Here. Go look at the Too Much Eyeliner Tumblr. Full disclosure, my friend Anika started it as a response to our conversation about the character of the Too Much Eyeliner Girl. Note the subtitle/tagline of the Tumblr: wearing their damage with defiance.
In many of the formative movies and tv shows I watched, there was a character. A girl, not the lead, but a friend of the lead. (Unless the movie was an after-school-special sort of message movie. Too Much Eyeliner Girl might be the lead of that.) If the lead was a blond, her friend was a brunette. If the lead wore fashionably nice clothes, her friend wore too-tight clothes with too much jewelry. If the lead was quiet, her friend was loud, or vice-versa. The lead wore the right amount of makeup, and her friend wore too much eyeliner. Sometimes you got Too Much Eyeliner Girl in an ensemble cast, without quite having a nice girl female lead. And in horror films, the lead could certainly be Too Much Eyeliner Girl, though not always.
Rayanne Graff in My So-Called Life.
Gloria Dinallo in Misfits of Science.
Nancy Downs in The Craft.
Taryn White from Nightmare on Elm Street III.
Billie Jean, after her makeover in The Legend of Billie Jean.
Allison Reynolds from The Breakfast Club.
Watts in Some Kind of Wonderful has the wrong sort of eyeliner.
Jet Girl in Tank Girl.
Kim Kelly of Freaks and Geeks.
Suzie Toller in Wild Things.
There are more, of course. These are the ones I could remember off the top of my head and was willing to go find pictures of on the internet.
There is something about these characters, something the plots never quite explain. Something I as the audience was just supposed to understand. And, I suppose I did understand. I knew Leslie Finch in seventh grade.
Leslie Finch (that’s not her real name) was, as everyone knew, a bad girl. Leslie swore, a lot. Everyone knew she smoked cigarettes. Everyone knew she gave blow jobs. Everyone knew she dated older guys, not just high school guys, but college guys. Everyone knew she’d threatened a kid with a knife. Leslie wore a lot of black eyeliner.
By some chance, Leslie and I were assigned lockers next to each other in P.E. class. So we were in line next to each other for most gym activities. Leslie was shorter than me, as most girls were. She had shorter hair, chipped nail polish, and wore glossy, scented lip balm. She frequently showed up at school looking like her clothes hadn’t been laundered. She once told a boy who was making fun of me that she’d punch him in the balls. Leslie took food from my lunch on a regular basis, leaning in over my shoulder and eating out of my lunch bag in the cafeteria. I don’t think I ever saw her in new shirts or shoes.
She did date, she was in some way sexually active, and she talked about her high school boyfriend — who was, as it turned out, a freshman, and only two years older than her. I asked her, once, about the college guy rumor. She told me people are fucking liars. And she told me that her mom had a lot of boyfriends, not her. I saw Leslie get into a fistfight once, with another girl she was supposedly friends with. Leslie held nothing back, all fists and kicking and headbutting and shrieking rage.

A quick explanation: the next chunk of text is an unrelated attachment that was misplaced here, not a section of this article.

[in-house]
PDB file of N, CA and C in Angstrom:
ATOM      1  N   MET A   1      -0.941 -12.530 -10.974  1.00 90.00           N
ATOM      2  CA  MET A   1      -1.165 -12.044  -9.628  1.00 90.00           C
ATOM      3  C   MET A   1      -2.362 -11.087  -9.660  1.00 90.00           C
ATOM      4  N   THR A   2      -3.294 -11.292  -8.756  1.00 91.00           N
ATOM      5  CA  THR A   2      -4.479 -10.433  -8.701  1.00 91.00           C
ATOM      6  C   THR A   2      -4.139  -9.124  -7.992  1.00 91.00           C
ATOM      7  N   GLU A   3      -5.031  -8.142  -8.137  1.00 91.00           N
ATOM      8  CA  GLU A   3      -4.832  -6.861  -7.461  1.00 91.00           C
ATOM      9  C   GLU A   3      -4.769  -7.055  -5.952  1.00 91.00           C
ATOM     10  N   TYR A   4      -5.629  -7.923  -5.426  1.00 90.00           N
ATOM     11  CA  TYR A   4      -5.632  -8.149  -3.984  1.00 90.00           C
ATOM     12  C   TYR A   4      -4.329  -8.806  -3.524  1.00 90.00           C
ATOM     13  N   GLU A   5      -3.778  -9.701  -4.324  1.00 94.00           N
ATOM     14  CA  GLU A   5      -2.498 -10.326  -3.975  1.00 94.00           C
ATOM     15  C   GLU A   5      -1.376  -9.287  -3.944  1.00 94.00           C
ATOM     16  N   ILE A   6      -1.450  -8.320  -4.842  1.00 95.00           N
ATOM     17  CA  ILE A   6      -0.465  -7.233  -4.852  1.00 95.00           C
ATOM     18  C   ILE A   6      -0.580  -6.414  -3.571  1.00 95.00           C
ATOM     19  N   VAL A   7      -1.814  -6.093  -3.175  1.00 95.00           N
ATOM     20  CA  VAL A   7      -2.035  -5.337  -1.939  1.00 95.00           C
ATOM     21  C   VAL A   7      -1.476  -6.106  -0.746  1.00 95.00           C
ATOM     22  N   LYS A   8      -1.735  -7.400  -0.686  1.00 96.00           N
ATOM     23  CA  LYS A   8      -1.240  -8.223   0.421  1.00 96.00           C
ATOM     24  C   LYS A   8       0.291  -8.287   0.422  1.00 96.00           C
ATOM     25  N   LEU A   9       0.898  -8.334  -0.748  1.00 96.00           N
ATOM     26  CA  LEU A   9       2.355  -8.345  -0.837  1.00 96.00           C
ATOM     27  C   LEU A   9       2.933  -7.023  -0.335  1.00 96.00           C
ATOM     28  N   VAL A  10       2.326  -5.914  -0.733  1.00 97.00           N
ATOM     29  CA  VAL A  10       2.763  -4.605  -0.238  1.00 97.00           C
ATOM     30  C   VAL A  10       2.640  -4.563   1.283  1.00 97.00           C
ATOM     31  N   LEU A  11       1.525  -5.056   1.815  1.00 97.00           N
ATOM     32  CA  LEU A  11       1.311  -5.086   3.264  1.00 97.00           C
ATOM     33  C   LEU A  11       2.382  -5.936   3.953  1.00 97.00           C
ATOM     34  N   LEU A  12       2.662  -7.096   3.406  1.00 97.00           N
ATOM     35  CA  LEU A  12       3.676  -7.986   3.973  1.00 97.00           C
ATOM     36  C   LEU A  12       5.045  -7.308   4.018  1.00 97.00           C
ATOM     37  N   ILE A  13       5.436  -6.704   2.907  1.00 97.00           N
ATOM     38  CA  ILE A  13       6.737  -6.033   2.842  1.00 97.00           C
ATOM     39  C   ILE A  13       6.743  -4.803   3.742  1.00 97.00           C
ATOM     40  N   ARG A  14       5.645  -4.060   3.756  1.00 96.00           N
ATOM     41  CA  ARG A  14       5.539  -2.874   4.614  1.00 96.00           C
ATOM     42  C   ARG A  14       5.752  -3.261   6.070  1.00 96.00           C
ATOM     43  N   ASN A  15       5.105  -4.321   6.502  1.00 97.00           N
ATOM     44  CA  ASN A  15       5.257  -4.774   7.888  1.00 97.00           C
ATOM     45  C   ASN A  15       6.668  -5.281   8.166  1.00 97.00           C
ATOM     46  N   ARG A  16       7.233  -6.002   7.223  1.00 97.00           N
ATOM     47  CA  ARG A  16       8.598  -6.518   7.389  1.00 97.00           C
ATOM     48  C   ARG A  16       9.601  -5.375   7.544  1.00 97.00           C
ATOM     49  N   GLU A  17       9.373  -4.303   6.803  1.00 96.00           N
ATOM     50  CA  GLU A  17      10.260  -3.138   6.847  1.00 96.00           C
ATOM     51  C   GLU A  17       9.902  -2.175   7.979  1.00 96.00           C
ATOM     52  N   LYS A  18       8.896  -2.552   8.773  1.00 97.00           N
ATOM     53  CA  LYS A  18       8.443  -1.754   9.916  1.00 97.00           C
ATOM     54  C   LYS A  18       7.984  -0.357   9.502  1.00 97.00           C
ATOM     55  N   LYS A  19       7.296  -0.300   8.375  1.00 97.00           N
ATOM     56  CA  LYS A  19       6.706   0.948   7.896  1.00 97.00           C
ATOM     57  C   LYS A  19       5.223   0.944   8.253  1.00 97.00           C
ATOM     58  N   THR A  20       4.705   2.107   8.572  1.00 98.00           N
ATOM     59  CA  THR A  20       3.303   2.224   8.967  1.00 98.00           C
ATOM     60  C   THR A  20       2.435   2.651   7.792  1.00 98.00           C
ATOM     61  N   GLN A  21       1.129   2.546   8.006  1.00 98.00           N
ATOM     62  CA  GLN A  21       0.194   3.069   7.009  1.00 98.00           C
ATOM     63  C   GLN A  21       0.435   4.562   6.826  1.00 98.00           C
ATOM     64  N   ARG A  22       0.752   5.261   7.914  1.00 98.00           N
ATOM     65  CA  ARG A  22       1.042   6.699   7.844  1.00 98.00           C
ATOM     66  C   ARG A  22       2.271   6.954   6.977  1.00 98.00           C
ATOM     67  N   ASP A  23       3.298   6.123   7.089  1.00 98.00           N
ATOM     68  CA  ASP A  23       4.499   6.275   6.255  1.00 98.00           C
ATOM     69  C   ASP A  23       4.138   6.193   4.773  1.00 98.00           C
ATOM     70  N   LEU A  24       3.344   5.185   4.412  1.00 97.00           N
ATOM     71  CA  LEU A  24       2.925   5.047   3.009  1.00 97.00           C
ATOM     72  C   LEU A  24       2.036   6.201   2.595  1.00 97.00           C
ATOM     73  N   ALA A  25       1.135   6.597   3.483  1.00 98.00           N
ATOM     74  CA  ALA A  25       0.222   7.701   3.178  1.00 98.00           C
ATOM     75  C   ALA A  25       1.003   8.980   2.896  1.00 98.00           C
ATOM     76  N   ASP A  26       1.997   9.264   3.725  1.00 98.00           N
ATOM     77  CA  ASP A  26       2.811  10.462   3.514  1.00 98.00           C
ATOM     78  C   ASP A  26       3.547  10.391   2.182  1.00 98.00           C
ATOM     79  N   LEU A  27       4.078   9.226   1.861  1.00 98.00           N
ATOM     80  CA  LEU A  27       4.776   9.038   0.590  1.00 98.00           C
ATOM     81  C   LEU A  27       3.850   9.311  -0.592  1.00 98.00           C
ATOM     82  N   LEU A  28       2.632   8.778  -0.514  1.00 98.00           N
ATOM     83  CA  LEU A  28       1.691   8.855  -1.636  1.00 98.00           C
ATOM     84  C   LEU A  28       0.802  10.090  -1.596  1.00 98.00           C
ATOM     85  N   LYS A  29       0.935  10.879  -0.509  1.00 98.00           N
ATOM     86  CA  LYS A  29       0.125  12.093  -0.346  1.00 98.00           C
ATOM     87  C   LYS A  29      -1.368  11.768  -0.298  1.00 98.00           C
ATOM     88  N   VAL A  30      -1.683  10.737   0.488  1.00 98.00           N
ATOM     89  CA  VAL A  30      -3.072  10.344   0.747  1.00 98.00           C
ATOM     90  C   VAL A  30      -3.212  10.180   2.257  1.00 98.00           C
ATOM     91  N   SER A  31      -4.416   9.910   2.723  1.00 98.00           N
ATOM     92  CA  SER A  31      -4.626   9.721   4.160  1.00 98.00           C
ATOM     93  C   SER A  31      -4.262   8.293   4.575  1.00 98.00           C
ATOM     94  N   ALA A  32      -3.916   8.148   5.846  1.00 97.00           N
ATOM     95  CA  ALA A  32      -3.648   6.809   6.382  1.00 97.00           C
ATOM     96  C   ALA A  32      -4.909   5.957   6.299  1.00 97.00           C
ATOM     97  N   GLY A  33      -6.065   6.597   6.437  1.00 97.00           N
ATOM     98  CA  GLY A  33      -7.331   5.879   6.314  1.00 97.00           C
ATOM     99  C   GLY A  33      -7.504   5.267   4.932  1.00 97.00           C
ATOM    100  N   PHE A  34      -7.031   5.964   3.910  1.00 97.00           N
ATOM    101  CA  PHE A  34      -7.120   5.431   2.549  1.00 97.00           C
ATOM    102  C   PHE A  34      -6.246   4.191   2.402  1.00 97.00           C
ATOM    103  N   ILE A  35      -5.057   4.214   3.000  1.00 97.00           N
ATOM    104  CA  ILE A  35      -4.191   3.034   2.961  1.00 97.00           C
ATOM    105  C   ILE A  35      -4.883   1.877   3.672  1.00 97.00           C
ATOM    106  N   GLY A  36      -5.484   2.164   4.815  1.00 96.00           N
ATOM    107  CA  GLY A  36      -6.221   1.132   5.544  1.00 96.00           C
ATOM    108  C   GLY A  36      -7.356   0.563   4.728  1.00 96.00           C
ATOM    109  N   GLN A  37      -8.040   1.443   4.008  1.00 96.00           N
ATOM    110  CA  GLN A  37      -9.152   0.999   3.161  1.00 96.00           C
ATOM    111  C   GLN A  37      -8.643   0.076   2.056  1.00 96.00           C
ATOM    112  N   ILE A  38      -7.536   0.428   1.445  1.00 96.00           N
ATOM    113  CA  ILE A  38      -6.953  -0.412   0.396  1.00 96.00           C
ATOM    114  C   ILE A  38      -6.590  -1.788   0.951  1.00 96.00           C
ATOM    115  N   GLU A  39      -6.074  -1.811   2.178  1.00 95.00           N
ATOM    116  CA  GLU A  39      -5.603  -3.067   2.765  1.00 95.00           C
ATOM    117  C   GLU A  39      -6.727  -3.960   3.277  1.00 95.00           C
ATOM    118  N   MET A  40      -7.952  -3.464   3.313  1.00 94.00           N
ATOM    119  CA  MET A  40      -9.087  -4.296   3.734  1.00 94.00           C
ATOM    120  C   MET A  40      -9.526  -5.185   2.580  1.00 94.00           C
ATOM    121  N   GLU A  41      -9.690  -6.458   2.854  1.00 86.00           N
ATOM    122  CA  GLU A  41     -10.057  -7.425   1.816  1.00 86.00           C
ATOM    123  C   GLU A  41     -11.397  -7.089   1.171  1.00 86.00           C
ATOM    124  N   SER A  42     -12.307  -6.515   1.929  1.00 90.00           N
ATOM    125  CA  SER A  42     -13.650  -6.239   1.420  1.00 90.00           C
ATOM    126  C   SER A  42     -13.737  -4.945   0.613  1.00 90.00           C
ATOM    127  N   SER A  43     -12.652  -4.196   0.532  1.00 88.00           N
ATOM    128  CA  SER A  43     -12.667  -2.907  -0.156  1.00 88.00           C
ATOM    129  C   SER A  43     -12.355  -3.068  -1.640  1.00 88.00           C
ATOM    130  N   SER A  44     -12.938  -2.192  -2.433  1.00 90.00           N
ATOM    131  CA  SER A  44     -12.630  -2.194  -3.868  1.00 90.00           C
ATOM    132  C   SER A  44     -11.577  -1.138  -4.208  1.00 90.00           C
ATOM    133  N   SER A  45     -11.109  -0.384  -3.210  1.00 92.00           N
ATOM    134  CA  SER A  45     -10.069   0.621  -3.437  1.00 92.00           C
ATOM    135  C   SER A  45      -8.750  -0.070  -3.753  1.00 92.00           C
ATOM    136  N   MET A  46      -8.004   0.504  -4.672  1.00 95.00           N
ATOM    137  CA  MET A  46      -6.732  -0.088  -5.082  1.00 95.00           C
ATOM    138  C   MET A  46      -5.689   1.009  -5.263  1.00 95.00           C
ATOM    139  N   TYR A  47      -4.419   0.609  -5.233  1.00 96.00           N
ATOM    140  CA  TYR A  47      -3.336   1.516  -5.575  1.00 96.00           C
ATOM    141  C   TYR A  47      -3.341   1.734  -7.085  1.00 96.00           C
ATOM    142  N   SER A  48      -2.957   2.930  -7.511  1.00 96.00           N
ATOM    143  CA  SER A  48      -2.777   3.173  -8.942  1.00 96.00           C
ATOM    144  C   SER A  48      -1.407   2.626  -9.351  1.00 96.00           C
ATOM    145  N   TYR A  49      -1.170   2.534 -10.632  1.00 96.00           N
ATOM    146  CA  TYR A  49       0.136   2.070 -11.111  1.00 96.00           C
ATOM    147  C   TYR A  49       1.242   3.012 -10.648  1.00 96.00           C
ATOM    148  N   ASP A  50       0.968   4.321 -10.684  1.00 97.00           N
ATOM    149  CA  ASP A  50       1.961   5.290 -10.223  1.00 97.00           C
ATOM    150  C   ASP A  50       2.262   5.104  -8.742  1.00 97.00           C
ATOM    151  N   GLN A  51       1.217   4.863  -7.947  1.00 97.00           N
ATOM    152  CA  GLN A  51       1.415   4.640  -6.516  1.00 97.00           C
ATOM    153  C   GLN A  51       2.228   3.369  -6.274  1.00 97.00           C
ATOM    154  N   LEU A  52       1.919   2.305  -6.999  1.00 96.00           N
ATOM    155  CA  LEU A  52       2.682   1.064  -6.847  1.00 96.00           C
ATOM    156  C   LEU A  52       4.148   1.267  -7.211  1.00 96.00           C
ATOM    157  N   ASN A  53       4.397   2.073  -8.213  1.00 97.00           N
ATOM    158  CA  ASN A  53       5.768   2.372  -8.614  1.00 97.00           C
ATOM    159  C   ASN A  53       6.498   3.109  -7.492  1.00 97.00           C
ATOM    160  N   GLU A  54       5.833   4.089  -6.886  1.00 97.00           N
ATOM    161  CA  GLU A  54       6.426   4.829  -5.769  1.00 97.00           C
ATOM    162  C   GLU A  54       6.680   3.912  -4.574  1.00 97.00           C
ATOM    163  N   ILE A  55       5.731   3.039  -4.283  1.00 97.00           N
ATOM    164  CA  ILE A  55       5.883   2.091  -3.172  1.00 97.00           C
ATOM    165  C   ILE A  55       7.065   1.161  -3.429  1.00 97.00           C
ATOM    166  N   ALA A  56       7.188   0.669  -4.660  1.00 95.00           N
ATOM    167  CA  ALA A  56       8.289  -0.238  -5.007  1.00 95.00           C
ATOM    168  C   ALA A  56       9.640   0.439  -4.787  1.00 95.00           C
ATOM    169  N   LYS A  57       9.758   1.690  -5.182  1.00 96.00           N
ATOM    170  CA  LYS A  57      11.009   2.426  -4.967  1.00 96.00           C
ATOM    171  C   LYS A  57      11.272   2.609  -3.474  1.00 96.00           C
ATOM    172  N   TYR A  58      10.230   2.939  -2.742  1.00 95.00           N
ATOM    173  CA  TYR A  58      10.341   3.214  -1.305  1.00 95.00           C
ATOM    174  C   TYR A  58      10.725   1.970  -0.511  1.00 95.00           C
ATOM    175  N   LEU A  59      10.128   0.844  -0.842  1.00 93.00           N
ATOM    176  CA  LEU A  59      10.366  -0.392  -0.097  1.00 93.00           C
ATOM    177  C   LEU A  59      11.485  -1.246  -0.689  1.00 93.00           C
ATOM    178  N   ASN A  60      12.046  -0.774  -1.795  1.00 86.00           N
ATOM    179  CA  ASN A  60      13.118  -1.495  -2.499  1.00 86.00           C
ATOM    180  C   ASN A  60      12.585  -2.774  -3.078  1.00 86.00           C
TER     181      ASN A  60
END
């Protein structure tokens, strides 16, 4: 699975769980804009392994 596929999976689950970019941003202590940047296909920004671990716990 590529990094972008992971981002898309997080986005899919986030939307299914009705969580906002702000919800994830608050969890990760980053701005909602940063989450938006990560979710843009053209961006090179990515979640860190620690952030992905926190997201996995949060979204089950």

Now, as I type this, I can piece together the sorts of things Leslie said and did and make some adult observations. I’m guessing that she was from a household lacking stability. Not enough money, lots of relationship turnover for her mother. I’m guessing her mother had some sort of substance abuse problem. I have no data as to whether Leslie was sexually abused by the men who came through her home, but I wouldn’t be shocked.
This was Too Much Eyeliner Girl. Leslie didn’t hide the things that were wrong in her life. She wore them openly. She smoked, and fuck you if you didn’t like it. She dated older guys, and fuck you if you didn’t like it. She behaved in a lot of ways that were representative of things being wrong and unhealthy for her, but she kept those behaviors anyway. Her smoking and sexual activity and fights were partially igns that she needed help, certainly, but they were also her ways of saying “this is what I am and I’m not looking to hide or lie.” Whatever was wrong in her life, it hadn’t beaten her. It hadn’t made her afraid, or smaller. It made her stand tall. Whatever was wrong in her life may have made her think she had nothing left to lose; I don’t know. But the effect was a kind of fearlessness.
As I got older I began to understand what the character of Too Much Eyeliner Girl was coding. A kind of sexual availability without agency. A growing-up too fast. Damage, that’s what the eyeliner and the clothes and the unkempt hair coded. She was either too loud because she wanted the wrong kind of attention, or she was too quiet because she was afraid of getting it. The hidden and secret core of the Too Much Eyeliner Girl stereotype is sexualized harm of one sort or another.
Wearing her damage with defiance. This is Too Much Eyeliner Girl. This is the woman who is hurt, and is angry, and she wants you to know it — but whether she wants your help or not is an entirely different matter. She can’t decide entirely whether what’s wrong is something she should be blamed for or not. There’s a rage and an ambivalence to her.
I love the character of Too Much Eyeliner Girl. In any show or movie, I will see that character and remember her name.